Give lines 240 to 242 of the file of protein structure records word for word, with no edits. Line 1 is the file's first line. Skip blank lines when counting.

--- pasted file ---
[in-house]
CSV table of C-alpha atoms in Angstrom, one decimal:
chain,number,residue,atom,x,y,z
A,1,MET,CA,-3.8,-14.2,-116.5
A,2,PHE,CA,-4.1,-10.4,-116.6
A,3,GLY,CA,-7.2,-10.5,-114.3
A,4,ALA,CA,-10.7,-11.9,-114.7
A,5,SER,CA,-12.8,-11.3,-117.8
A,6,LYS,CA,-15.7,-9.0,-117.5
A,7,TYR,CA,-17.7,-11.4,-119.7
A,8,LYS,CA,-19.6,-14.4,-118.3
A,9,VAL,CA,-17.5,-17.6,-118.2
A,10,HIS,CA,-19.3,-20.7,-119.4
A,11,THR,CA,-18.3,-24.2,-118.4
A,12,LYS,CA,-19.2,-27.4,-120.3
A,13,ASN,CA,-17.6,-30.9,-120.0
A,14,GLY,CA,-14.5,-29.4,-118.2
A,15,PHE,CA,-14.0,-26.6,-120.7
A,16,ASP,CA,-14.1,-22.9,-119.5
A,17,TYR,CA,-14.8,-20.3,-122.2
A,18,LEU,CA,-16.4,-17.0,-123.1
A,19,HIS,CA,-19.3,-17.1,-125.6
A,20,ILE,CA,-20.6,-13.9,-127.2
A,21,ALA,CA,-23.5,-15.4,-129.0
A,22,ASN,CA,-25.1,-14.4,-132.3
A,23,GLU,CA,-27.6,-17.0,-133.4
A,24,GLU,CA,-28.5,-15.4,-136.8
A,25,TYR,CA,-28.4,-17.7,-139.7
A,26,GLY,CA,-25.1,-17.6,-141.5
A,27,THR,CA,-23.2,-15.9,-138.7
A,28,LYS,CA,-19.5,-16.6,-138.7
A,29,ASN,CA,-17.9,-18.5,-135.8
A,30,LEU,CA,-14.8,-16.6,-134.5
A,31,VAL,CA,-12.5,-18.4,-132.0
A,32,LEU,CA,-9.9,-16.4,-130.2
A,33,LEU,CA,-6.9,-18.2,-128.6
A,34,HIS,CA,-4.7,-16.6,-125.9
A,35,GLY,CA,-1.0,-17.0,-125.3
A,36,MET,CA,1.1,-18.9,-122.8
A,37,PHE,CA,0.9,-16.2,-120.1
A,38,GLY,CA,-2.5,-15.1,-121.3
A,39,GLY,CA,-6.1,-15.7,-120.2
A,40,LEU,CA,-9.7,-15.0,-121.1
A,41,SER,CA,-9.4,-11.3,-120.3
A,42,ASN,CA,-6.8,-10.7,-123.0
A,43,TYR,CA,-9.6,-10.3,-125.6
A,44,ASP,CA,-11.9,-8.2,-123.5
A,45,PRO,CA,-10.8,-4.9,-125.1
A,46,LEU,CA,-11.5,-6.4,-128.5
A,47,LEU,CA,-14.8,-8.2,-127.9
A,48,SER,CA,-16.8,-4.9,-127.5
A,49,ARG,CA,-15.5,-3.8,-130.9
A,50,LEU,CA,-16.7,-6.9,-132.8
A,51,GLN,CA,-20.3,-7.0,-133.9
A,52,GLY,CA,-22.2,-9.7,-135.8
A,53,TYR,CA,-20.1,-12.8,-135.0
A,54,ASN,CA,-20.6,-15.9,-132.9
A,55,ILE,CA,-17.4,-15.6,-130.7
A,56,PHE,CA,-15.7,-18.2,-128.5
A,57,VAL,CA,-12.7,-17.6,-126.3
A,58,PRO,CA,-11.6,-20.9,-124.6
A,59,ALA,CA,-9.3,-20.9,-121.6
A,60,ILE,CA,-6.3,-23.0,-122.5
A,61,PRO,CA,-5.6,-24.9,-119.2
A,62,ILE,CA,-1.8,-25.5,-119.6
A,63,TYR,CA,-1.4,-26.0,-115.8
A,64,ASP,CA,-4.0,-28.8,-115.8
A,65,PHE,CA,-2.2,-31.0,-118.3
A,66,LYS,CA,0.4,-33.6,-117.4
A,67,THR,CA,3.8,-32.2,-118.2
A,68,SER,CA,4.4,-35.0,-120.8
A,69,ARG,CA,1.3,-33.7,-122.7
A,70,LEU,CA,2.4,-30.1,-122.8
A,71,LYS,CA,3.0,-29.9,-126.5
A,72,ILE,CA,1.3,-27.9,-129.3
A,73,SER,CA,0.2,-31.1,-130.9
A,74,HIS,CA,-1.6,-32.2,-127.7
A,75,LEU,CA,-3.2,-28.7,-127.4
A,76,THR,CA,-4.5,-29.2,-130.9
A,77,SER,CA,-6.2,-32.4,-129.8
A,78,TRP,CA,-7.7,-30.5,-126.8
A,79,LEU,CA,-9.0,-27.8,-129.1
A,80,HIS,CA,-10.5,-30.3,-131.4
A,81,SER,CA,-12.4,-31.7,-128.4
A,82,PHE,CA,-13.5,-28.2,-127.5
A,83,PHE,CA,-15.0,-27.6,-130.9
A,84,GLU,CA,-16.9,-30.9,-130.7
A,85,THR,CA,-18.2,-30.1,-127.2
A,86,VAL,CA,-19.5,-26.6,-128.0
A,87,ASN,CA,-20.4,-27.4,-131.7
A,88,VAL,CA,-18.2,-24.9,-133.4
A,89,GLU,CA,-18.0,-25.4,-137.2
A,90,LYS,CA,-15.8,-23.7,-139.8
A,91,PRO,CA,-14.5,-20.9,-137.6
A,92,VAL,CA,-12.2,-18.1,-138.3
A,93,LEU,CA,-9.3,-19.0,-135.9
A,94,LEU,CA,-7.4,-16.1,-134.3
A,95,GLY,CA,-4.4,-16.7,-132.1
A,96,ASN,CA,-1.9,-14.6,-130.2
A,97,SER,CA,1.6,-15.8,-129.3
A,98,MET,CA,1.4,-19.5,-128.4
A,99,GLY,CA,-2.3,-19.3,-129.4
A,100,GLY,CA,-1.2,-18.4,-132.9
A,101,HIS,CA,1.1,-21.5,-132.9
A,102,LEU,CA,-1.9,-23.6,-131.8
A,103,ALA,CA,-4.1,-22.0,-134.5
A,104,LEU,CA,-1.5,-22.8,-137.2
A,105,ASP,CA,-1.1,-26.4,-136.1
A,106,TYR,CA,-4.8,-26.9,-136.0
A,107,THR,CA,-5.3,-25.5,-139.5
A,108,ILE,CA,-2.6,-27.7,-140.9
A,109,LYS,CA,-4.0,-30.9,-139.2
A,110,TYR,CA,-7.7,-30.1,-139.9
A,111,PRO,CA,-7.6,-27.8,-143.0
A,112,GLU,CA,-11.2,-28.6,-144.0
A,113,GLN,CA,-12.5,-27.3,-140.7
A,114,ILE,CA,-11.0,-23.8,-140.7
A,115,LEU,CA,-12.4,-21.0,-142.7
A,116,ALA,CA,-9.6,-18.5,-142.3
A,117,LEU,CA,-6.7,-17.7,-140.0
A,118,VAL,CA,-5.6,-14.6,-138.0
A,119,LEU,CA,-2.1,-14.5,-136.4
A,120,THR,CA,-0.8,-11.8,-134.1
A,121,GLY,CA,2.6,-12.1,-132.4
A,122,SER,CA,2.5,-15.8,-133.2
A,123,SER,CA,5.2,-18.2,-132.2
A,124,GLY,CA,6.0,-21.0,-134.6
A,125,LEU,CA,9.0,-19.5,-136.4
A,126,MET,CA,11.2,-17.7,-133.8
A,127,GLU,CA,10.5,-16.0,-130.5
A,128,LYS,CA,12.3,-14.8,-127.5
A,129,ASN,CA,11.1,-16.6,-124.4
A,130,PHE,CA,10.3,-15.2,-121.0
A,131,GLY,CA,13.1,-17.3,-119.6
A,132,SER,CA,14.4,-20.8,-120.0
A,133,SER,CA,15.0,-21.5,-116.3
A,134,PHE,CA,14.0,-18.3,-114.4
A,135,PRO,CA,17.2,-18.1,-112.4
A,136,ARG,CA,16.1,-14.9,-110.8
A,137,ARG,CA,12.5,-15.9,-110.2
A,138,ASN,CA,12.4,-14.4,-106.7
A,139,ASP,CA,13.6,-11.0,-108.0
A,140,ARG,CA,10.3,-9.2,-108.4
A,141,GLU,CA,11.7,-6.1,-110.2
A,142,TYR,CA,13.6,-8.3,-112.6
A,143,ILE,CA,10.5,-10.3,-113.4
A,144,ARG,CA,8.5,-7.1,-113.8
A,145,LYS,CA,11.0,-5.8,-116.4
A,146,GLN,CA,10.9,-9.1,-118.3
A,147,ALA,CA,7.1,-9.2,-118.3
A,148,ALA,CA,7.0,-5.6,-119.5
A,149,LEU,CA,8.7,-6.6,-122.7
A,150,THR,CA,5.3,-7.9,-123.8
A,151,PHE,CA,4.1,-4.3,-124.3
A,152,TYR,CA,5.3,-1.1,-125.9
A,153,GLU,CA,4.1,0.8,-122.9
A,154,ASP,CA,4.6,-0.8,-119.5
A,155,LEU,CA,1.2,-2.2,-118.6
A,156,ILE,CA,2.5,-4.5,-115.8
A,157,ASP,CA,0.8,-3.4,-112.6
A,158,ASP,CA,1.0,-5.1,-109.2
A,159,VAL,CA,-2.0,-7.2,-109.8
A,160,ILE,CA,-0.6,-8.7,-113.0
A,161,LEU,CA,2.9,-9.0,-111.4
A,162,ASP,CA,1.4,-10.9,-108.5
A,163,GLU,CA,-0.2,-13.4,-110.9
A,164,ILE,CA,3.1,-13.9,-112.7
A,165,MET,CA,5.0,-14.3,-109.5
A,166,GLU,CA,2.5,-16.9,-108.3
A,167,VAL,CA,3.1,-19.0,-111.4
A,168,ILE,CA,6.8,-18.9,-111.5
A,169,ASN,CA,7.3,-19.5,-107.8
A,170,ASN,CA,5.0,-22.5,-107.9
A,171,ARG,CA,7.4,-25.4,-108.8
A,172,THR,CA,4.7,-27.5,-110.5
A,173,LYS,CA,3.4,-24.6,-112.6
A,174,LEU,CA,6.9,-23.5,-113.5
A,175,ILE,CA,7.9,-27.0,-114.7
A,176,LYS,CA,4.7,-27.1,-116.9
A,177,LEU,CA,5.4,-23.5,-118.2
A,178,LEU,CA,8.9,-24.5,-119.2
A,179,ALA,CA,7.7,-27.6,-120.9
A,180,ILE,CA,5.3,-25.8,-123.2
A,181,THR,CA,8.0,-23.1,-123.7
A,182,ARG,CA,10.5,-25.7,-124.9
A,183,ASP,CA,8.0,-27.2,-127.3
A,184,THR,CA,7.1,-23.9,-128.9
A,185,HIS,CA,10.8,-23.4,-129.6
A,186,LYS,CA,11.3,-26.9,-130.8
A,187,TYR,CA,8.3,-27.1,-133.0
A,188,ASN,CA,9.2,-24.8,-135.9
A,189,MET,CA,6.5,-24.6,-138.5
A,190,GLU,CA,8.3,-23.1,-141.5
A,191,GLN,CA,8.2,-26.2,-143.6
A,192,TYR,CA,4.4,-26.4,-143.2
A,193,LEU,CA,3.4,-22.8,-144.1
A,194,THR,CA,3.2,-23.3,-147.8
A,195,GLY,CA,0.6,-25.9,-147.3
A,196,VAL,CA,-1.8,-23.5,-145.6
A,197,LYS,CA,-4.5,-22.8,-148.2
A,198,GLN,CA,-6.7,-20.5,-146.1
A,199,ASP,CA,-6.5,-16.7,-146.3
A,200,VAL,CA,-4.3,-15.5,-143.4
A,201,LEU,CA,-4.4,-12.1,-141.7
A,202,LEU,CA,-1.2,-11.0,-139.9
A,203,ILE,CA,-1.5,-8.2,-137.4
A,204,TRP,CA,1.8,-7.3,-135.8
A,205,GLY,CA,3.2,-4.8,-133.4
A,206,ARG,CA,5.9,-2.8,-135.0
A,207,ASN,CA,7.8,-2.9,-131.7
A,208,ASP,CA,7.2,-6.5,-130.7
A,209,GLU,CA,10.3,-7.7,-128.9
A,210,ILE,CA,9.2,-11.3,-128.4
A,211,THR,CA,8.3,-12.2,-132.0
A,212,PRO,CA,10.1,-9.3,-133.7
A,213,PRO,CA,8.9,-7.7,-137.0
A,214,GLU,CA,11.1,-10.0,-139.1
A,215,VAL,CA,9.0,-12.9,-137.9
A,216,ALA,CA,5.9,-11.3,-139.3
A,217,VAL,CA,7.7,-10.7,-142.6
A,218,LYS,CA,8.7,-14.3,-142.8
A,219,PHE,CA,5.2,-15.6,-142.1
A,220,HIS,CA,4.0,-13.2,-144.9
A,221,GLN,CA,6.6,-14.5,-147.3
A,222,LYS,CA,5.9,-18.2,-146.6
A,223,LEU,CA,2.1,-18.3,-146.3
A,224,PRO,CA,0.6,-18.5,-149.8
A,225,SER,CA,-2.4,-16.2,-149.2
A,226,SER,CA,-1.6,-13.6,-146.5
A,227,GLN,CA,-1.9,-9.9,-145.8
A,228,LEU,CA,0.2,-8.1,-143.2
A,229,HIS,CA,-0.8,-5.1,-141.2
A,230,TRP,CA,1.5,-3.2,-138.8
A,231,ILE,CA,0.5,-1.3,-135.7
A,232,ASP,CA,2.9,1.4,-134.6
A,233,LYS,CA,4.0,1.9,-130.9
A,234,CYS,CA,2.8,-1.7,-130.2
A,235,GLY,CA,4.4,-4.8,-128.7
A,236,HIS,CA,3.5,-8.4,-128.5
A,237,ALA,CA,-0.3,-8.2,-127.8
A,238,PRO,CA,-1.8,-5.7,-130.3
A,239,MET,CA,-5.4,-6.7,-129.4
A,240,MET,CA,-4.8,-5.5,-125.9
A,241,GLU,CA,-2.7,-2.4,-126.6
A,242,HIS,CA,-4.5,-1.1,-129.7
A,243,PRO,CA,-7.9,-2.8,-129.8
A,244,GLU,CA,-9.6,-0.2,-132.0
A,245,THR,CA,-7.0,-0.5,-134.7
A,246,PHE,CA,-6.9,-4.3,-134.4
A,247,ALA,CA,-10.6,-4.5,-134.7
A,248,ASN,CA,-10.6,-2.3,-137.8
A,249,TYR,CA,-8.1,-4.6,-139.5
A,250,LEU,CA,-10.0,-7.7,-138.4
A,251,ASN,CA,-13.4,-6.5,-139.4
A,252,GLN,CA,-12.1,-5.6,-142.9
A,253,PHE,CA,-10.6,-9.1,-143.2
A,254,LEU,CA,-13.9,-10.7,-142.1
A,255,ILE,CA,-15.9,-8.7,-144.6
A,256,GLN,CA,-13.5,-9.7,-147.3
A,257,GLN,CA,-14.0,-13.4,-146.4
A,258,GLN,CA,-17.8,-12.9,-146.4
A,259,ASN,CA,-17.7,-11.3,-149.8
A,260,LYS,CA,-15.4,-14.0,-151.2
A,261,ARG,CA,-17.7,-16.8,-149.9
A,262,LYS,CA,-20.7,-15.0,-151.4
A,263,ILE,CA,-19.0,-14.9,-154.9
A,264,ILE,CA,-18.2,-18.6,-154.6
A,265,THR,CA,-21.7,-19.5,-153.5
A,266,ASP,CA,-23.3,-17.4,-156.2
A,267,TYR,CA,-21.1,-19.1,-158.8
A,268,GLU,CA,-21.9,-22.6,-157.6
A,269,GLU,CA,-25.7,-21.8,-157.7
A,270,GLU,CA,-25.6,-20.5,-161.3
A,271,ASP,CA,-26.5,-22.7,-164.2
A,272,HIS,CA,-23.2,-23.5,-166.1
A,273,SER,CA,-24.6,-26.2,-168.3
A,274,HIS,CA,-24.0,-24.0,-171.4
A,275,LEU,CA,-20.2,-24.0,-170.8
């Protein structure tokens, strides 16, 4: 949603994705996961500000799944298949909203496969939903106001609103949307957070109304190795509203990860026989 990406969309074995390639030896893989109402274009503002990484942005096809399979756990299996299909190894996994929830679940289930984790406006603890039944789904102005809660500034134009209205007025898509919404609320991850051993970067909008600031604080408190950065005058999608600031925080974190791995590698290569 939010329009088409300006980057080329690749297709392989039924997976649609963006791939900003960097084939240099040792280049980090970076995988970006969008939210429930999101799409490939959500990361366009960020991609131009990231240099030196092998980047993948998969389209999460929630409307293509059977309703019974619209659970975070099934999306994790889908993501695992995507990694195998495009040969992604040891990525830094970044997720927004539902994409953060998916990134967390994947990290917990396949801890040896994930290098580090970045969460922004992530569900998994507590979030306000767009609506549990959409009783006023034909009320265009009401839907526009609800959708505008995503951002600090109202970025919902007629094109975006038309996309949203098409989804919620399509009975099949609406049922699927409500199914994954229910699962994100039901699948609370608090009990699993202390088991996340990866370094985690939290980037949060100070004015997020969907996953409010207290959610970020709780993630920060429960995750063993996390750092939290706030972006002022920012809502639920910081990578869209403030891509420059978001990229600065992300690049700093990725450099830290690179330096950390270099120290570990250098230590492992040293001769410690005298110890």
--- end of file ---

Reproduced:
A,237,ALA,CA,-0.3,-8.2,-127.8
A,238,PRO,CA,-1.8,-5.7,-130.3
A,239,MET,CA,-5.4,-6.7,-129.4